• Our hope-filled future is bound up in sharing the story of Jesus, in discipling others, in bringing those disciples together into communities of believers, and in developing and releasing those believers to create other communities... till Jesus the King comes again!

Out of office and out of context

I was on a hiking trail with my wife in southeastern France when it hit me.  It was an idea, an innovative idea let’s say, for how we could structure a training time with a group of summer interns.  Of course, I was “out of the office” on vacation and was supposedly not to be thinking about work related matters, but the idea just seemed to come together at the moment. 

I’m sure that being on a “pilgrimage” trail to the chapel of St Pancras helped in this process.  You may remember that St Pancras was a Roman citizen who converted to Christianity and was martyred for his faith at the age of 14 (304 AD).  I’m sure that the book I had read during the week had provided some necessary input.  Maybe you, like me, use vacations to read more widely and broadly since the time is there.  And I’m sure that the idea would be worthy of a discussion because innovative ideas and processes are refined and improved in community.  However, in thinking back over the whole process that led me to this idea, I realized it was more than just the location, the resources or the innovative plan.  I was “out of context”.

What I mean by that is getting out of my usual life and ministry “context” allowed me to look at an idea, plan or ministry project from a different perspective.  Often I (we) have a tendency to tread the same water in discussions about new ideas.  Within our given “context”, we may not perceive unique avenues to pursue in discussion.  We may find ourselves immediately turning to certain reasons why an idea, event or plan will not work.  We might hear ourselves say, for example, “It’s not the right time of year,” or “We don’t have the resources,” or “I just don’t have the time to give to that.”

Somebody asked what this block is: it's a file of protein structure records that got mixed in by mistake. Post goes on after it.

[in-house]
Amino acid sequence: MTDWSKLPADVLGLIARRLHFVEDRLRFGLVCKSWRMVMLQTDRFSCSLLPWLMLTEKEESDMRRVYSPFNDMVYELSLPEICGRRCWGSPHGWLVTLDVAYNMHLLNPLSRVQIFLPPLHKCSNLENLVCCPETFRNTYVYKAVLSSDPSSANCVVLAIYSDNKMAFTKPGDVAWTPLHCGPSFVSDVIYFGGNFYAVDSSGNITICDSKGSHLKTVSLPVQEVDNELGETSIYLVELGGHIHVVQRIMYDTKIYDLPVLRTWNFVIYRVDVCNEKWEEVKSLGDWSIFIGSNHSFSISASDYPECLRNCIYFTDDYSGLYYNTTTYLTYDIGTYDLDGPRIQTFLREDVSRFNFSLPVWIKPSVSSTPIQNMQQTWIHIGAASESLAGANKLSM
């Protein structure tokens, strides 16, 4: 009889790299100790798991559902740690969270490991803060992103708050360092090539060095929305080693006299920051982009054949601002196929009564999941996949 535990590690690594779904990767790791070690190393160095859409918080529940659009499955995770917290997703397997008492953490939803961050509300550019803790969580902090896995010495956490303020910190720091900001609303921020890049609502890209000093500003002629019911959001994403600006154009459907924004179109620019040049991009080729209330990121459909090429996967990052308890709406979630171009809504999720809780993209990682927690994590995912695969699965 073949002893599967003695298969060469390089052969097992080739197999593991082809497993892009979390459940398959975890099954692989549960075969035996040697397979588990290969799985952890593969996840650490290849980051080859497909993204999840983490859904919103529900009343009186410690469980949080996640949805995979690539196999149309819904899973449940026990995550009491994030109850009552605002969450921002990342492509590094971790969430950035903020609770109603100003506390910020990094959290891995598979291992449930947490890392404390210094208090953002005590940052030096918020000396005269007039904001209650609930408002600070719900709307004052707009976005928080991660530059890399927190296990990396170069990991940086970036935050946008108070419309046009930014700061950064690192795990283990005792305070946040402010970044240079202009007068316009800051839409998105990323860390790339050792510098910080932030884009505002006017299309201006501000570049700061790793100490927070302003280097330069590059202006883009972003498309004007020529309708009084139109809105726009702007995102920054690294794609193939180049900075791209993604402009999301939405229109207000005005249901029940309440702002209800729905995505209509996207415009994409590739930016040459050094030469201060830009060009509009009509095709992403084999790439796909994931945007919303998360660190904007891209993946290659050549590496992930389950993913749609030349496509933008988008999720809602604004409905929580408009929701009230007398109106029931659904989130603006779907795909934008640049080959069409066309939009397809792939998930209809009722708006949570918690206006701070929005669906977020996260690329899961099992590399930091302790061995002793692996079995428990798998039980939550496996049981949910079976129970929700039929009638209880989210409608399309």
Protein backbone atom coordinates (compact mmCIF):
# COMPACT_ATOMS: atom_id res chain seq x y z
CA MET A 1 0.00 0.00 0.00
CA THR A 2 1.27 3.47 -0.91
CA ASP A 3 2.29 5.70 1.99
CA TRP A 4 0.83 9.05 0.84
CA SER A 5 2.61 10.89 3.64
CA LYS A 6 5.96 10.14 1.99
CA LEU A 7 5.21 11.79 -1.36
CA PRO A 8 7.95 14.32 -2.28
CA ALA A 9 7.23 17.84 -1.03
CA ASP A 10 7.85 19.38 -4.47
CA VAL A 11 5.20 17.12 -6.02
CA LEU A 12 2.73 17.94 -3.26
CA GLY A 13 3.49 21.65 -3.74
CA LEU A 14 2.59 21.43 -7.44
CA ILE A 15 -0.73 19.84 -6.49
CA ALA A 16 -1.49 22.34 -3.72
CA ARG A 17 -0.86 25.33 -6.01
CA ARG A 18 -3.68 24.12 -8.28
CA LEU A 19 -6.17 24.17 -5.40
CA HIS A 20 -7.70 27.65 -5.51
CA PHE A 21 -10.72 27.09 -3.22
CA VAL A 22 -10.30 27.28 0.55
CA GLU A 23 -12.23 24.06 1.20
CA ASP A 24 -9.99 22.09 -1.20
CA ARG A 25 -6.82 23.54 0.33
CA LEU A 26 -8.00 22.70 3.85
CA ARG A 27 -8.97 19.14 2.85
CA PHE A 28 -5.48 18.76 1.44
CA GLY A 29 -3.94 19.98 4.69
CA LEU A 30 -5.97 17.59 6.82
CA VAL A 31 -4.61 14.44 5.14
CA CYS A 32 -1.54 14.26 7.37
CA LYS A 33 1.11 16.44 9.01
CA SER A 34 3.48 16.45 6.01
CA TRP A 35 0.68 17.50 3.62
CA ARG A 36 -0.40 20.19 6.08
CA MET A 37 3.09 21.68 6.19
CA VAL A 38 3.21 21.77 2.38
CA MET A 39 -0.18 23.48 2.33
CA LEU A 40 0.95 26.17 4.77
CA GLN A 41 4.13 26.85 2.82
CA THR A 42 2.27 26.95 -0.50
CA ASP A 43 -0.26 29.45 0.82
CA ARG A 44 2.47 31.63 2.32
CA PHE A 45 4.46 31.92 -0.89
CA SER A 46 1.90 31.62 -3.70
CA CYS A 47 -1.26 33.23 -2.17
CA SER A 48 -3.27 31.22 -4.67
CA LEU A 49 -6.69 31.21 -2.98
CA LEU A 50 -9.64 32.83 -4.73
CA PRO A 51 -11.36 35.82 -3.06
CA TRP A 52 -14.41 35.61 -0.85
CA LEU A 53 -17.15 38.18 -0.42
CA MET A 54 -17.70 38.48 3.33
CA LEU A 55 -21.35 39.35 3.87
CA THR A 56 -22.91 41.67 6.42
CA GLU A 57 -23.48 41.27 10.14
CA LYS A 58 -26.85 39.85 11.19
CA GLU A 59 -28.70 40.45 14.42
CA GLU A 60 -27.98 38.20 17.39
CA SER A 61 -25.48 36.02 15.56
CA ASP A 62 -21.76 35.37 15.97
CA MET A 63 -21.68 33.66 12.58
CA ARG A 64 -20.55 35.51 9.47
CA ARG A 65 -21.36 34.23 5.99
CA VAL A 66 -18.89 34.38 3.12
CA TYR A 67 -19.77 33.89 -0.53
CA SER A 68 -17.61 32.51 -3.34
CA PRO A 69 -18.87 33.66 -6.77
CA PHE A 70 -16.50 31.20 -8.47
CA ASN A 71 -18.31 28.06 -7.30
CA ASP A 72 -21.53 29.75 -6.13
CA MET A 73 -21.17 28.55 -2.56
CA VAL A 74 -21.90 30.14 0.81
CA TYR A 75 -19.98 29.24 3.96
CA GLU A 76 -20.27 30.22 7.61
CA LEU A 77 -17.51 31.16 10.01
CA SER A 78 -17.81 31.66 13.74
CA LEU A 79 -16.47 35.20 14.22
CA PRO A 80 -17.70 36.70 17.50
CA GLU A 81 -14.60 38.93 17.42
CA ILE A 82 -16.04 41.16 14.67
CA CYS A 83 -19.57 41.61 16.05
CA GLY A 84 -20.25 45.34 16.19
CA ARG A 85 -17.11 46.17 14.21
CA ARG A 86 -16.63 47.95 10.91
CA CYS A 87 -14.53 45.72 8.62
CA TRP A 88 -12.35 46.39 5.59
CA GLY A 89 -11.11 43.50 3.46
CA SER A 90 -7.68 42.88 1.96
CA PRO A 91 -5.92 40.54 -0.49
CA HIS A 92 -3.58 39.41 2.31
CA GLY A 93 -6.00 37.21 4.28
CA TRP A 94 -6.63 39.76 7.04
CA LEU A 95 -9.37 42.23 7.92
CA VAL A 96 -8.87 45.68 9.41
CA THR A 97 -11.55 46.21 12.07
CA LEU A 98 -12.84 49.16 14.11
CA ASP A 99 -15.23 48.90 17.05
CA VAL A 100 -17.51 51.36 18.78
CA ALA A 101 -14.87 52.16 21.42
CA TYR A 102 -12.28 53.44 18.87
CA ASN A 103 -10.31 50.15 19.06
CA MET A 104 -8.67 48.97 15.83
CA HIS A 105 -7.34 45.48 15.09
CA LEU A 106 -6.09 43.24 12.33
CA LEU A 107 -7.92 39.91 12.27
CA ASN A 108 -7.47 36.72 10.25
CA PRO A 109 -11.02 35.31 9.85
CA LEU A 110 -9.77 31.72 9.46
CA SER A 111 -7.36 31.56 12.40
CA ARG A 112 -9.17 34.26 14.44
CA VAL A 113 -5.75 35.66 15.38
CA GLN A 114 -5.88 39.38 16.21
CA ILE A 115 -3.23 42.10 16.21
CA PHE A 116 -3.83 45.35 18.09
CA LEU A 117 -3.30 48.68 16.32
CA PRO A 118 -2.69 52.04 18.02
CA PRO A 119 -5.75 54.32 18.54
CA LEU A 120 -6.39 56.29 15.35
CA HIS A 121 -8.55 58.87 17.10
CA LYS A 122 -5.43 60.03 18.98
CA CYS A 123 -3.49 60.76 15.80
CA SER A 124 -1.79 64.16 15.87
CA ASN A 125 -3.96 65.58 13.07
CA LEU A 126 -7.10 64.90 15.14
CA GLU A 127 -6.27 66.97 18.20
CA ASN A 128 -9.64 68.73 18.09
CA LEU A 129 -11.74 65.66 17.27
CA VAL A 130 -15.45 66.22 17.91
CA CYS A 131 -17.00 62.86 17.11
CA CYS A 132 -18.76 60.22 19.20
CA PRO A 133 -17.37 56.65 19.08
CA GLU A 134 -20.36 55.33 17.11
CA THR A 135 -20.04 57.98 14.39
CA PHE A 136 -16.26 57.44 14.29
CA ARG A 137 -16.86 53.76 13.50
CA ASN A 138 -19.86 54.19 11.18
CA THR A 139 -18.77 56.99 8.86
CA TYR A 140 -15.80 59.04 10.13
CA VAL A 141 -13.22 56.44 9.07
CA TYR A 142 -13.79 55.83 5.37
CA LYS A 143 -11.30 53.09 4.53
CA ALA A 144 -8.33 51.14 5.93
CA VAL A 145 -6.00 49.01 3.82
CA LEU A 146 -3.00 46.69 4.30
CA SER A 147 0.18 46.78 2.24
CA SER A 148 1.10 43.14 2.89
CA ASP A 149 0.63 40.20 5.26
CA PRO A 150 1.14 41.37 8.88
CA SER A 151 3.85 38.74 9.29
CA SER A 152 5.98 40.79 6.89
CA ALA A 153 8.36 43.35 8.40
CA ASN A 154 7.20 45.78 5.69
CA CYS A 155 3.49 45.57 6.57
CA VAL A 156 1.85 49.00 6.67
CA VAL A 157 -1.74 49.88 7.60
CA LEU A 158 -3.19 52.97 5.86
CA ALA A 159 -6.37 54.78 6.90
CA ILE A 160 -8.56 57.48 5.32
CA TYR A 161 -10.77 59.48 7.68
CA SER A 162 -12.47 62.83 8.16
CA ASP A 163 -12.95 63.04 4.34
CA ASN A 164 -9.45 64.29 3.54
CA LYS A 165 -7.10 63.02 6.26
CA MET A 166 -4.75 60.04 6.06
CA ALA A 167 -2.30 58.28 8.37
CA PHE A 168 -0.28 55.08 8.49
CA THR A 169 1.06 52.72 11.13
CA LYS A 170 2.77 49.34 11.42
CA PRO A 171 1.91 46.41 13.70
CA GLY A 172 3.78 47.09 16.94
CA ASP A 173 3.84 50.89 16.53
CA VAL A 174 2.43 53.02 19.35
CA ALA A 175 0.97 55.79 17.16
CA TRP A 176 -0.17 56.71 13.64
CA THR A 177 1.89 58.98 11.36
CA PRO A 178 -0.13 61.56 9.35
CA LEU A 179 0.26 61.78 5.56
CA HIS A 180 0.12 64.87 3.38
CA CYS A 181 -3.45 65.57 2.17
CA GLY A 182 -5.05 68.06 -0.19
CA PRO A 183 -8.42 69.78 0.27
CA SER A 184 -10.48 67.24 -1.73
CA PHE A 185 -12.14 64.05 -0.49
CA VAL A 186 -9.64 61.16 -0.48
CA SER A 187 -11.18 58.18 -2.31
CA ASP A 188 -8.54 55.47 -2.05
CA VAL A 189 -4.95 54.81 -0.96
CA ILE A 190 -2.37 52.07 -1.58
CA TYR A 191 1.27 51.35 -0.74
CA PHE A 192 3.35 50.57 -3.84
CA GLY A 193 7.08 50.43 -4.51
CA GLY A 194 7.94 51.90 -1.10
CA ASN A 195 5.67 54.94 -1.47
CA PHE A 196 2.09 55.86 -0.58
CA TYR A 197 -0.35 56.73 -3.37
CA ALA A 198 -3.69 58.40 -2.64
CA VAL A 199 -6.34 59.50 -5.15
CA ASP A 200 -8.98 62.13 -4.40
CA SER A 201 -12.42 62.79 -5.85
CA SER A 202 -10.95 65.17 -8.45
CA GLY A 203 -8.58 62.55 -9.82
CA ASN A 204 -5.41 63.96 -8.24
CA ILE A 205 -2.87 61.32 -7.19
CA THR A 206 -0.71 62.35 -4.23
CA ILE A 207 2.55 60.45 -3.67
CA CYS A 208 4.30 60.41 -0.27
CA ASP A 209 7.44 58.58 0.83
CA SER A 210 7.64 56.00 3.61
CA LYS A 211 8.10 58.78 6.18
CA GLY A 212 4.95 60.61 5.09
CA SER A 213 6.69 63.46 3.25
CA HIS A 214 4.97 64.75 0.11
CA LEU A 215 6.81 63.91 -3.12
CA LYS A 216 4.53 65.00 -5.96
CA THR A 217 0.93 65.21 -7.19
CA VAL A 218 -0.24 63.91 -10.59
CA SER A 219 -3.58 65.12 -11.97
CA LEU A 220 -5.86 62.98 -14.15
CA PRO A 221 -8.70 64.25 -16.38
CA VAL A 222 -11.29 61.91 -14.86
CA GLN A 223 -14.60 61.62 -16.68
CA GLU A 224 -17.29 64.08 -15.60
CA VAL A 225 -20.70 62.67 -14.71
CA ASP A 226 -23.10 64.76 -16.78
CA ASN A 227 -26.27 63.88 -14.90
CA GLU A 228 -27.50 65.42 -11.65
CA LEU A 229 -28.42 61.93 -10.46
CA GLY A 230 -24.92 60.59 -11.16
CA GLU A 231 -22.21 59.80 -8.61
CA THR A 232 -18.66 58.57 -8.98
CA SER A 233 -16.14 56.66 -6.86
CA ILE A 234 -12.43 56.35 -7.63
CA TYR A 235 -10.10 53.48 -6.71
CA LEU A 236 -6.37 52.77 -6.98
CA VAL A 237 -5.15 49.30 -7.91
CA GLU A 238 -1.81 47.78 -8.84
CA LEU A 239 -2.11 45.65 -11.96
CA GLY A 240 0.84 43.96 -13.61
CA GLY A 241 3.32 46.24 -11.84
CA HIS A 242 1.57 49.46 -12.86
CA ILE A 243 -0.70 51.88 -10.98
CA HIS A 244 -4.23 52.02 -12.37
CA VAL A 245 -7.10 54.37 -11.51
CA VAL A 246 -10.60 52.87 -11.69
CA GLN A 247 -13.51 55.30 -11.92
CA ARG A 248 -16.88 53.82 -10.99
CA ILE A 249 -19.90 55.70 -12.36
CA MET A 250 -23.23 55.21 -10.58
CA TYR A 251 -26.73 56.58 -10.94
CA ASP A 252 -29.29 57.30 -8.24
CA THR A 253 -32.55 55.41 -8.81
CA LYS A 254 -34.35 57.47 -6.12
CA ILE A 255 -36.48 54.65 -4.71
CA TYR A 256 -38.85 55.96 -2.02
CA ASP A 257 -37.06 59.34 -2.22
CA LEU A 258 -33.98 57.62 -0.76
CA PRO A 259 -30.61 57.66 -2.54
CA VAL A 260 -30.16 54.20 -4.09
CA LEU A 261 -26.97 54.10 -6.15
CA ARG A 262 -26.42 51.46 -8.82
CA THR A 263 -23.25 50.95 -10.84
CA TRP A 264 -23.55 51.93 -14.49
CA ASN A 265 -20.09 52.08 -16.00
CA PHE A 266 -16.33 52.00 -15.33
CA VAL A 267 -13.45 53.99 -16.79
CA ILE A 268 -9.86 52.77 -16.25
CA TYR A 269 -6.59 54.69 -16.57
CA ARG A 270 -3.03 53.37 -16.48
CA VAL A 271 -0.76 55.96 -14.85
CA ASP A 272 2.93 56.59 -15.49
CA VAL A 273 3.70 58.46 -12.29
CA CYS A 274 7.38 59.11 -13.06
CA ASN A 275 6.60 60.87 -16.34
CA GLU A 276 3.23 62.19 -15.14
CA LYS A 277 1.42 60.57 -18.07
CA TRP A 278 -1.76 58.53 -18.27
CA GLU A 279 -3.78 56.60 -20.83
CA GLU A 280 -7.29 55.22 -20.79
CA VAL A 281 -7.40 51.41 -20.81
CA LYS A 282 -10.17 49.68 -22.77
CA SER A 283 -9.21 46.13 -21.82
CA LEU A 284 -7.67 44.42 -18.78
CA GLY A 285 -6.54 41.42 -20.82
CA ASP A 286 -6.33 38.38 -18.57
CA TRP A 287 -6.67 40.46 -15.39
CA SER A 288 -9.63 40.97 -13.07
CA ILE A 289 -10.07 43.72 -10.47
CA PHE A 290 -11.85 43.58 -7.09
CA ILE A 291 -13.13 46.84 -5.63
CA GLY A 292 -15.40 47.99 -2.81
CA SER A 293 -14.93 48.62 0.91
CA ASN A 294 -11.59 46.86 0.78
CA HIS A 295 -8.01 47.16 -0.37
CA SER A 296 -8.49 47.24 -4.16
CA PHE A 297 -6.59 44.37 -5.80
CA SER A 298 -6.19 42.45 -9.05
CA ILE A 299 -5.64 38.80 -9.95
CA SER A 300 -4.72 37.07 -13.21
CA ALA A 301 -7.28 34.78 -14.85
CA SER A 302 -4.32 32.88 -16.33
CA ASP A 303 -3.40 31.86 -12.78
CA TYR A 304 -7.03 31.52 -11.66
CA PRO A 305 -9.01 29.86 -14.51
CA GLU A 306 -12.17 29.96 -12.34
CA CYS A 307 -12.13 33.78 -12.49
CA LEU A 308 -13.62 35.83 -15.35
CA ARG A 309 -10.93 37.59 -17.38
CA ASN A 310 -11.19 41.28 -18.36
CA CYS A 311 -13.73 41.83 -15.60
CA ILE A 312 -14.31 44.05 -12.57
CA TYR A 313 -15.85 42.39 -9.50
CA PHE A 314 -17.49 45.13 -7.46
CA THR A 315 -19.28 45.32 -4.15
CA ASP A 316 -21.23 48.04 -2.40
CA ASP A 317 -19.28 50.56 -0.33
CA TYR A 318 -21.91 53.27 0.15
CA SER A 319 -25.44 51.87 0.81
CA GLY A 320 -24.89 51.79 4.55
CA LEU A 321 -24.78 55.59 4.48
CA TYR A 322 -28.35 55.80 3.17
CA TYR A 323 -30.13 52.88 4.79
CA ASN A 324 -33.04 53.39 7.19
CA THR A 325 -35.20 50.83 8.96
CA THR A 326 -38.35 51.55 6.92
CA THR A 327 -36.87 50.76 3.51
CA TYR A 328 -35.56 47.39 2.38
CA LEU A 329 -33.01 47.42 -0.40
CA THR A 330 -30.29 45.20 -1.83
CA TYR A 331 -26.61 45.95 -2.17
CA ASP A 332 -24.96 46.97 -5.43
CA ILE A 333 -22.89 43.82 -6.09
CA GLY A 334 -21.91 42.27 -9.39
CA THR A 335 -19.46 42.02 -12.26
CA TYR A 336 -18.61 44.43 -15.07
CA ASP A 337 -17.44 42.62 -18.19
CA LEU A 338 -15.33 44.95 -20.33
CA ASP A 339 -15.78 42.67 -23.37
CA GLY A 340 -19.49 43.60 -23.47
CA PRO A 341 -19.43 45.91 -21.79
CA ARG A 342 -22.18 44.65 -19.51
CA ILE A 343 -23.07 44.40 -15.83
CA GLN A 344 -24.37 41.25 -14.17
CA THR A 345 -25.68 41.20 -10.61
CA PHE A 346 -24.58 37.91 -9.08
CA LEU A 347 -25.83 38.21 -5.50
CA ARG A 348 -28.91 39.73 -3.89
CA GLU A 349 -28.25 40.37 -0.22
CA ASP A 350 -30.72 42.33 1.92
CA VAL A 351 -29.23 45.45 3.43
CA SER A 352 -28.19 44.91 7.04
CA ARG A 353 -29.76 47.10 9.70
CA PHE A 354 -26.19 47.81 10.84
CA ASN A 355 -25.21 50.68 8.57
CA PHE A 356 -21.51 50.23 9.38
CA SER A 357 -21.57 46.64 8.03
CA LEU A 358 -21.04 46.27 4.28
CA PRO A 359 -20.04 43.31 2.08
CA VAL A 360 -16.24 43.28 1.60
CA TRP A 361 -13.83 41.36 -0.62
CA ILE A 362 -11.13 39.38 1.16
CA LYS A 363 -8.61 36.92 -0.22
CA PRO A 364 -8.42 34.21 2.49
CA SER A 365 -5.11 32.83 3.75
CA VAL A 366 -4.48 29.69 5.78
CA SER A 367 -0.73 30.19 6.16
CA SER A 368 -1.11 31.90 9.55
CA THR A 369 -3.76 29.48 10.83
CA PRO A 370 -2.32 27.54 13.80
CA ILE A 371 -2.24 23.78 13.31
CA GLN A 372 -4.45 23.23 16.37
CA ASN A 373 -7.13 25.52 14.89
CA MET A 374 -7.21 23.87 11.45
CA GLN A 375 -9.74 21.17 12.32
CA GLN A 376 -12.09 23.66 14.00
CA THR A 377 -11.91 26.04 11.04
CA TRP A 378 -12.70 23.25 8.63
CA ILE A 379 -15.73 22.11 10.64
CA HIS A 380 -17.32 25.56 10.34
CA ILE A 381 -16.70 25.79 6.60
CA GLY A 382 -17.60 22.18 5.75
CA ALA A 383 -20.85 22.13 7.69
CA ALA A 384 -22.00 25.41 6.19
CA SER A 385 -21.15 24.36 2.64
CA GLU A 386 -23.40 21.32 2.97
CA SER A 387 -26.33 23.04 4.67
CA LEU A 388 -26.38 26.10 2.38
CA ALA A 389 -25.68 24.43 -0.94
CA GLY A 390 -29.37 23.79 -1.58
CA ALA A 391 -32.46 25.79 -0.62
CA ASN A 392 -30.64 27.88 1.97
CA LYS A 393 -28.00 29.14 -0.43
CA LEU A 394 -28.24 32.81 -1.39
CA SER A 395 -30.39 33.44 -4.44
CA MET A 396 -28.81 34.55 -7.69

Granted that these may be true at certain times, but stepping “out of context” from time to time would free us to consider other ways to address ministry needs and concerns.  You don’t have to physically step “out of context” as I did while on vacation to hold this kind of discussion, but I would challenge your team or your field to look back over any recent idea or project that was set aside, and ask the question as to whether your discussion was limited to just “in context” thinking.

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